Friday, April 10, 2009
Hard questions, easy answers. Today: Are religions naturally evolved?
A while back, I asked myself (and a colleague): could it be that religion is the product of evolution? After all, there is abundant evidence that people(s) make god(s), while the evidence for the converse is, uhm, spotty to say the least... Neither he (nor I) were totally clear on the answer. But now I think the question falls into the "sounds harder than it is" category. This apparently hard question has an easy (i.e., intuitively plausible but also, I think, correct) answer: Religions seem to answer the big questions, such as "what's it all about" quite well.
An evolutionary and systems theory explanation: Once your control system ("brains") get big enough, self-consciousness and other complications arise. And then you rather naturally ask questions such as "why am I here", "where do I come from", and "what's it all about". Big brains => self-aware then self-consciousness => trouble. But religion delivers the reassuring answers: Relax, it's all good. You're here for a purpose. In fact, the whole darn universe is made for you (in some religions, anyways) -- even god (or his son) looks just like you!! (Carl Sagan calls this "the human conceit" and quibs "oh my -- what a coincidence" ...) Of course Darwin delivered a major narcisstic injury, explaining away the need for the sky-daddy (even if he didn't like this repercussion himself).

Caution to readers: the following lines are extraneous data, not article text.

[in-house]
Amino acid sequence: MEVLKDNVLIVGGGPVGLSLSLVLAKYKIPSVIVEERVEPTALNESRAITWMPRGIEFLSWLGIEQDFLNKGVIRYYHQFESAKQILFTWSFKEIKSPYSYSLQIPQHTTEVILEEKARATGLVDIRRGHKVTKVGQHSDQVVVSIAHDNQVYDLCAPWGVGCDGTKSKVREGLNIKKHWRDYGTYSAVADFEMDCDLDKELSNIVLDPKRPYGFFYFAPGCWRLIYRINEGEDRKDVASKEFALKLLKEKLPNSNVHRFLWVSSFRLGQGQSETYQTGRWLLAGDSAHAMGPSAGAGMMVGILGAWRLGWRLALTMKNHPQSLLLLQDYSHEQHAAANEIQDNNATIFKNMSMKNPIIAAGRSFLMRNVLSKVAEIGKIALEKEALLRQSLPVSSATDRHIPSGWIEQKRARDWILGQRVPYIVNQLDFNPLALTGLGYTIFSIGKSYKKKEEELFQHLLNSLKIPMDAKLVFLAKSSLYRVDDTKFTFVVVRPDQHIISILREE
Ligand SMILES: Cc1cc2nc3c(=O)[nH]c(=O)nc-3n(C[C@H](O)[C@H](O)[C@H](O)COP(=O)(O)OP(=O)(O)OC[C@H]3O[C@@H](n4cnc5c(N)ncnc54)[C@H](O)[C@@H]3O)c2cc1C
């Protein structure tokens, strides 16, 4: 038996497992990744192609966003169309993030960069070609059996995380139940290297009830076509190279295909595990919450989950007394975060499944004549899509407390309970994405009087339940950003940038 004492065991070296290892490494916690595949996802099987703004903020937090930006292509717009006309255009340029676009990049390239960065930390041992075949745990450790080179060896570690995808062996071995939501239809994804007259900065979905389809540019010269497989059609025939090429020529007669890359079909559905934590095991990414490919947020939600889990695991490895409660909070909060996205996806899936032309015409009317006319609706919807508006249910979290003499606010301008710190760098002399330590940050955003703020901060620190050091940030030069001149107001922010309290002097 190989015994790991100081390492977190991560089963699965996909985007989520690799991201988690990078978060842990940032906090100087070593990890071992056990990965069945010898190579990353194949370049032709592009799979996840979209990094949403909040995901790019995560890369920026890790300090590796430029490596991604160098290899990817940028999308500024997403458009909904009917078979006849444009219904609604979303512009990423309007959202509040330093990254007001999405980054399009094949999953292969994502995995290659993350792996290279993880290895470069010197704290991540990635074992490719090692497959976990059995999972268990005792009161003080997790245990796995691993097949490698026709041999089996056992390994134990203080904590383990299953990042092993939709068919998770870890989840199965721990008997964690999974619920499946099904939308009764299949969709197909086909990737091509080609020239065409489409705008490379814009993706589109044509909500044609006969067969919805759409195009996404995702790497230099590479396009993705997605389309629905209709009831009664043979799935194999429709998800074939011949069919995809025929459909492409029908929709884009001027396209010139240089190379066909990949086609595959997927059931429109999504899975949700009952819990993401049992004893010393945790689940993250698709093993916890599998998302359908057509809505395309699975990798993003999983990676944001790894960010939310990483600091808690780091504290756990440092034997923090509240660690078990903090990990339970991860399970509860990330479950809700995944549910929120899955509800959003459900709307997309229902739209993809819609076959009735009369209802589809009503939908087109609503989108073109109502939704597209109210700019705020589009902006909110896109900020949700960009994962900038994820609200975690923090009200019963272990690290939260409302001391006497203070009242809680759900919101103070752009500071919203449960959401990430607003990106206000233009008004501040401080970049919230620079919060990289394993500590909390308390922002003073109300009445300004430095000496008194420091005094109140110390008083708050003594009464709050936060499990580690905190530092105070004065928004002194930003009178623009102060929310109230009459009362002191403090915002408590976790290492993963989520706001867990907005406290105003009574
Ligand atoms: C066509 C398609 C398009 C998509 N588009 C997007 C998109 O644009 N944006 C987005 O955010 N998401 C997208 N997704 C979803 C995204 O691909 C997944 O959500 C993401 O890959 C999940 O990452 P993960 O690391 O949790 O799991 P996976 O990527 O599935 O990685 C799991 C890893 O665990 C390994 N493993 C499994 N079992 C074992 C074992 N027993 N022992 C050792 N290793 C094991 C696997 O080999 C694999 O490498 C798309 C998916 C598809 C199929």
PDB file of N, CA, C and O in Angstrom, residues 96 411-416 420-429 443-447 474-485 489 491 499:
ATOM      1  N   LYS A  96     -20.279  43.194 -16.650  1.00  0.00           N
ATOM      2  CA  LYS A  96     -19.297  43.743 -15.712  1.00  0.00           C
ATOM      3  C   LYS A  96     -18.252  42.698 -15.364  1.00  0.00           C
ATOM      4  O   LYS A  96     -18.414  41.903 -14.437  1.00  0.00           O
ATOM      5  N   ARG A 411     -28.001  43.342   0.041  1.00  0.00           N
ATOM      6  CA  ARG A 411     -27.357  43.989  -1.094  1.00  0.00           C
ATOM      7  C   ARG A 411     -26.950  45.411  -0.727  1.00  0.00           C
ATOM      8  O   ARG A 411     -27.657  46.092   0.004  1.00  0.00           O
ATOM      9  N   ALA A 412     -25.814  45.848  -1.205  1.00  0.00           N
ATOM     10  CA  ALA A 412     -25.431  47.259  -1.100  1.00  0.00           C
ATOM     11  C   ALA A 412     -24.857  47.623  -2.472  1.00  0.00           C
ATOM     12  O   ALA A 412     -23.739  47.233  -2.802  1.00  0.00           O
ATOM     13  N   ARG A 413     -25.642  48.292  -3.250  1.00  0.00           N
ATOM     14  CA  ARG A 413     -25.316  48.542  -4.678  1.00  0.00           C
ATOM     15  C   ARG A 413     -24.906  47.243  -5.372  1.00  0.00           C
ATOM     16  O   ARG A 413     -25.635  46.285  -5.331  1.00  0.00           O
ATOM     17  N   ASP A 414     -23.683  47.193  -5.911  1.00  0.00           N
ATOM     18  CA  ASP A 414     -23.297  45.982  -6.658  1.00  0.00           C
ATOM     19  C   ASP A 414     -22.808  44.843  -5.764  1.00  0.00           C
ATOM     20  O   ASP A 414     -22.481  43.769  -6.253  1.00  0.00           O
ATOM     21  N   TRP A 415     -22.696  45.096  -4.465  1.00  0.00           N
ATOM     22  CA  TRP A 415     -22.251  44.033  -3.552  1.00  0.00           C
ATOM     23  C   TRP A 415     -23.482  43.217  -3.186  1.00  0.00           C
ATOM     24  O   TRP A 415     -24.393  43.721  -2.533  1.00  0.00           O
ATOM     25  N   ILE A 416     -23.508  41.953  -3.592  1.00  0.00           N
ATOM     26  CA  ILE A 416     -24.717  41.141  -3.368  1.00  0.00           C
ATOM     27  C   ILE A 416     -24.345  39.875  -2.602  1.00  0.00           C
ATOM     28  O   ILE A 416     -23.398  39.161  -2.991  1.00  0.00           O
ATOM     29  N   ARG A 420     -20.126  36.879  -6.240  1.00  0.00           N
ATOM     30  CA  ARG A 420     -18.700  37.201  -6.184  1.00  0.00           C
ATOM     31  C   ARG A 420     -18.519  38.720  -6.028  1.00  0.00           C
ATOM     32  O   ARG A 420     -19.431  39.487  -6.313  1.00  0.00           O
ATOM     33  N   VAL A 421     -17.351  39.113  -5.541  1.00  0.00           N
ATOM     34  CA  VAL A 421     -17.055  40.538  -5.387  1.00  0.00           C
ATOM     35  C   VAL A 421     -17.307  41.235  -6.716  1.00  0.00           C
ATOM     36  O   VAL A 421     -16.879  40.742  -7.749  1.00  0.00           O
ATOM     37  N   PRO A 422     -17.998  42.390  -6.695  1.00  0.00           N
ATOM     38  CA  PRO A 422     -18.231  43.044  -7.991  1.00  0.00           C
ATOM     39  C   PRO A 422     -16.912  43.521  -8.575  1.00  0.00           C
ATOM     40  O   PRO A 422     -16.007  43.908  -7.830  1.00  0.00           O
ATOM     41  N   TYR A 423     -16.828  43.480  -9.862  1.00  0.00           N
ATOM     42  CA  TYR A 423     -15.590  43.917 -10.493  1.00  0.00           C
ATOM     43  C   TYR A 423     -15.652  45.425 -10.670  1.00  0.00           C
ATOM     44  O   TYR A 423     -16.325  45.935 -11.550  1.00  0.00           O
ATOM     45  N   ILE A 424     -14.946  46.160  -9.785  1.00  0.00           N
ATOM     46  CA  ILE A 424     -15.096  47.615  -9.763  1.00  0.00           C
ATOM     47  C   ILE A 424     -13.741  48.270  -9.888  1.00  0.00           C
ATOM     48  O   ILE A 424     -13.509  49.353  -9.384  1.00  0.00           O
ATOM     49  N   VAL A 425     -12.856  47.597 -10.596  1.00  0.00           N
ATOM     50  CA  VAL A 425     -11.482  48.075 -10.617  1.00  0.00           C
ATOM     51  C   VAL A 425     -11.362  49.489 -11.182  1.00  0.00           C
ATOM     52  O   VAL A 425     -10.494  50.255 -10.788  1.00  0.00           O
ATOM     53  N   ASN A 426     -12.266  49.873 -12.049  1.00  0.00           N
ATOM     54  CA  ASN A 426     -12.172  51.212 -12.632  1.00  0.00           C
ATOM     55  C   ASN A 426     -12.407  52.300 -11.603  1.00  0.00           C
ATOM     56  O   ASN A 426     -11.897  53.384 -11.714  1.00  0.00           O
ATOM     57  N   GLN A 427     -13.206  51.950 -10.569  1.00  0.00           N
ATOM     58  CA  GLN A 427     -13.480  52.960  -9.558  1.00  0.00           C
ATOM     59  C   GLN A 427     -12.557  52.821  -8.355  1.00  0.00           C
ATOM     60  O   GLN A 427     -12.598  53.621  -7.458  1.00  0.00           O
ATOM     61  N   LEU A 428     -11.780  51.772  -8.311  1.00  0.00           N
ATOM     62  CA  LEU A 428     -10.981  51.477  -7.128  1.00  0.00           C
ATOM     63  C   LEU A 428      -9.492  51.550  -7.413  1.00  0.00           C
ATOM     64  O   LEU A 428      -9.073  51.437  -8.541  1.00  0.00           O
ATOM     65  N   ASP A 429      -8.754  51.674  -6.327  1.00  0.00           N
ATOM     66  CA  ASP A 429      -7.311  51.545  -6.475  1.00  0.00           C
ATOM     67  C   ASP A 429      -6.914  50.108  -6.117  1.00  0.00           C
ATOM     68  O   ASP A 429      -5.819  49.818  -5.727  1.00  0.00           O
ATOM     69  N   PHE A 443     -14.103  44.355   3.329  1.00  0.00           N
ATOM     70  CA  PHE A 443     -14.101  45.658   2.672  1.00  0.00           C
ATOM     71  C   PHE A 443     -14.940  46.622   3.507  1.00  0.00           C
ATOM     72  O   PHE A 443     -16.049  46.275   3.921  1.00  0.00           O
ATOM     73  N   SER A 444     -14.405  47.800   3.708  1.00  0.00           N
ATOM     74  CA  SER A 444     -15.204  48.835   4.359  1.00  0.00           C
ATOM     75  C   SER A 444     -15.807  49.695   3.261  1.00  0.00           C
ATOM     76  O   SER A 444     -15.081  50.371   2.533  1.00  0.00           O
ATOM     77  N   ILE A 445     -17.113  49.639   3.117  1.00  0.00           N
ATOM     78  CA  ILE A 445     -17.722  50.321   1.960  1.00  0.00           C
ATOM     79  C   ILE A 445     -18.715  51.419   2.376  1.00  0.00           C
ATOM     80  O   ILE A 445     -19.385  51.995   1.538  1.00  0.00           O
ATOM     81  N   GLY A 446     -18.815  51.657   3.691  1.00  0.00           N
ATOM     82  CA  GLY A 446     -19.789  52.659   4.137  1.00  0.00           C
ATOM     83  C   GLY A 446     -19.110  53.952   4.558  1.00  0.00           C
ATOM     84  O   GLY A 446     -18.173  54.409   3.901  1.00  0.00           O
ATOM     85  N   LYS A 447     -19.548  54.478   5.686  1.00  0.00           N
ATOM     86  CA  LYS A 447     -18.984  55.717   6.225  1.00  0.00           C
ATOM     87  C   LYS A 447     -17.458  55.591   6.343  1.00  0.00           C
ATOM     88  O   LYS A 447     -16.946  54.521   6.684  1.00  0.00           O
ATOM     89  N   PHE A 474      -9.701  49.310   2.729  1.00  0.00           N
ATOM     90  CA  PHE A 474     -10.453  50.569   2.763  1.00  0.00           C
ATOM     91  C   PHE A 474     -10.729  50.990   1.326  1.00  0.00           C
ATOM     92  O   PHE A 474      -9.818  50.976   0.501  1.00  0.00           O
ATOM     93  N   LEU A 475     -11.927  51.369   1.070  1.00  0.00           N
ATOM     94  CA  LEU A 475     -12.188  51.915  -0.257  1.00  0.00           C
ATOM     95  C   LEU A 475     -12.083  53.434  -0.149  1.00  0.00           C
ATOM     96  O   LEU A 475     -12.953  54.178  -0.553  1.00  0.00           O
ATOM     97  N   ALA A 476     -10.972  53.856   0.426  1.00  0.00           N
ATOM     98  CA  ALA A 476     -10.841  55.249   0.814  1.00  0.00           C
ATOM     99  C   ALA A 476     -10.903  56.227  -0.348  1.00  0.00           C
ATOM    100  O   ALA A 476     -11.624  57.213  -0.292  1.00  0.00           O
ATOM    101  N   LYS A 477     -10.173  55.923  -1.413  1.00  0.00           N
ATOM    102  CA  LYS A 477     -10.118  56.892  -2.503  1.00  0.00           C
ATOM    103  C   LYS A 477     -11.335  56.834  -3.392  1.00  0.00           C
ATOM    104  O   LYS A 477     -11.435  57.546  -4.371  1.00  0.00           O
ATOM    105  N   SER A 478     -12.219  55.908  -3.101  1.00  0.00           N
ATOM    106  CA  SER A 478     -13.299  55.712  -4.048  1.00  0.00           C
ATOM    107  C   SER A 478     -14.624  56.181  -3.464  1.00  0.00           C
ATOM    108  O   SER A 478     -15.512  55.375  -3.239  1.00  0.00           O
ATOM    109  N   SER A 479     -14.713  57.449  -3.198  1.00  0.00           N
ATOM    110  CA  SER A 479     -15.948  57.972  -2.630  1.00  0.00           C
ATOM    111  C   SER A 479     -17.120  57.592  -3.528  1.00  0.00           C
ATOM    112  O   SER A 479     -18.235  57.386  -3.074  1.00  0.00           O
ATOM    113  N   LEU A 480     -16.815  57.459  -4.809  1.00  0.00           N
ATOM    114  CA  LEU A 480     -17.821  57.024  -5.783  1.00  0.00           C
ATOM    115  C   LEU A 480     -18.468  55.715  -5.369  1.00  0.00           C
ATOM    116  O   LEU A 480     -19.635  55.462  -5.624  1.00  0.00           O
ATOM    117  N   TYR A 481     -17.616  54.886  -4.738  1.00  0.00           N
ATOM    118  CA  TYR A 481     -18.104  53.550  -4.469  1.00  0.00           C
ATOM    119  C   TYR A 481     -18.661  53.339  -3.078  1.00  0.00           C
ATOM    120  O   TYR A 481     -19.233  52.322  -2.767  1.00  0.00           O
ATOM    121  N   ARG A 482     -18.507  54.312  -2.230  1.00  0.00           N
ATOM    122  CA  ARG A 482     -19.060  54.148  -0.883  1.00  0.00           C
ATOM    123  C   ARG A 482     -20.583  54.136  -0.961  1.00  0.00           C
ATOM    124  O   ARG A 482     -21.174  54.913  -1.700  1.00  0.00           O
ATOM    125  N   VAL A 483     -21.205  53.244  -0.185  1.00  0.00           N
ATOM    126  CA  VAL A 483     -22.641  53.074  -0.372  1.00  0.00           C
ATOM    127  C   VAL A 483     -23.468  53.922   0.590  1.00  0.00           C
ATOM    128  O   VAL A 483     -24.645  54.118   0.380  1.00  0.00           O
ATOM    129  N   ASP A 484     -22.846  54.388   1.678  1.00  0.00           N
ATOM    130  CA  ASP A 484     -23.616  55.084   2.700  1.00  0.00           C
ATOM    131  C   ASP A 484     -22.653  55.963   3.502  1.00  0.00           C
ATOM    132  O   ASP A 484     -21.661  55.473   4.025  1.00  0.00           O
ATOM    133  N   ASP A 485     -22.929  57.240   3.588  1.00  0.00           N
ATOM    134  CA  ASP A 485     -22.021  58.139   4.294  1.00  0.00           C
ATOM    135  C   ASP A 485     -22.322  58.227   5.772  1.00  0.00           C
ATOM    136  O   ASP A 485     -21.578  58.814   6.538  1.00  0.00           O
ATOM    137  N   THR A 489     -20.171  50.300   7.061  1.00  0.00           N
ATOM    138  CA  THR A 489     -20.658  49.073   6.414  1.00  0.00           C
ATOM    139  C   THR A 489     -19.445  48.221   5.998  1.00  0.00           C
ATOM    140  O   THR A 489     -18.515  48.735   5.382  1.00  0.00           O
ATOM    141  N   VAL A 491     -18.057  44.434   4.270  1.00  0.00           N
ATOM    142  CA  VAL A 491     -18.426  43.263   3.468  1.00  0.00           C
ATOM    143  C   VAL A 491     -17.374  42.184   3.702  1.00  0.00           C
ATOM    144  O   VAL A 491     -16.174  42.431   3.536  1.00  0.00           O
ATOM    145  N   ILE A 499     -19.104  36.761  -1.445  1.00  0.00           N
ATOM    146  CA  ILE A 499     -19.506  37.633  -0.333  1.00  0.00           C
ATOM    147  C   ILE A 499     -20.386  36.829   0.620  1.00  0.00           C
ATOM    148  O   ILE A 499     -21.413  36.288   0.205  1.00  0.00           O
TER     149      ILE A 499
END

So this explains it: We (having evolved large brains and asking the "big questions") want comfort and reassurance that all is good. Religion caters to that need. So say we all.
Daniel Dennett also studies and explains religion as a natural phenomenon in Breaking the Spell. Turns out that the evolutionary argument for religion has also been evoked to ask: If religion evolved naturally, then it must be good for something, right? We don't just evolve characteristics for nothing. So what's the purpose of having evolved religion? Dennett points out that the flu also naturally evolved. What's it good for? It's good at being copied and spread. I think the same applies for religion, but we have these additional levels of explanation: it's good at providing answers, makes you feel good about yourself and the world (restrictions apply: some traits make you feel really bad, you immoral sinner! But that's another story...); it can also help group cohesion, channel ideas, organize masses, etc. But above all, it gives you answers!
Next time: Religion, genes, and memes: Cui bono?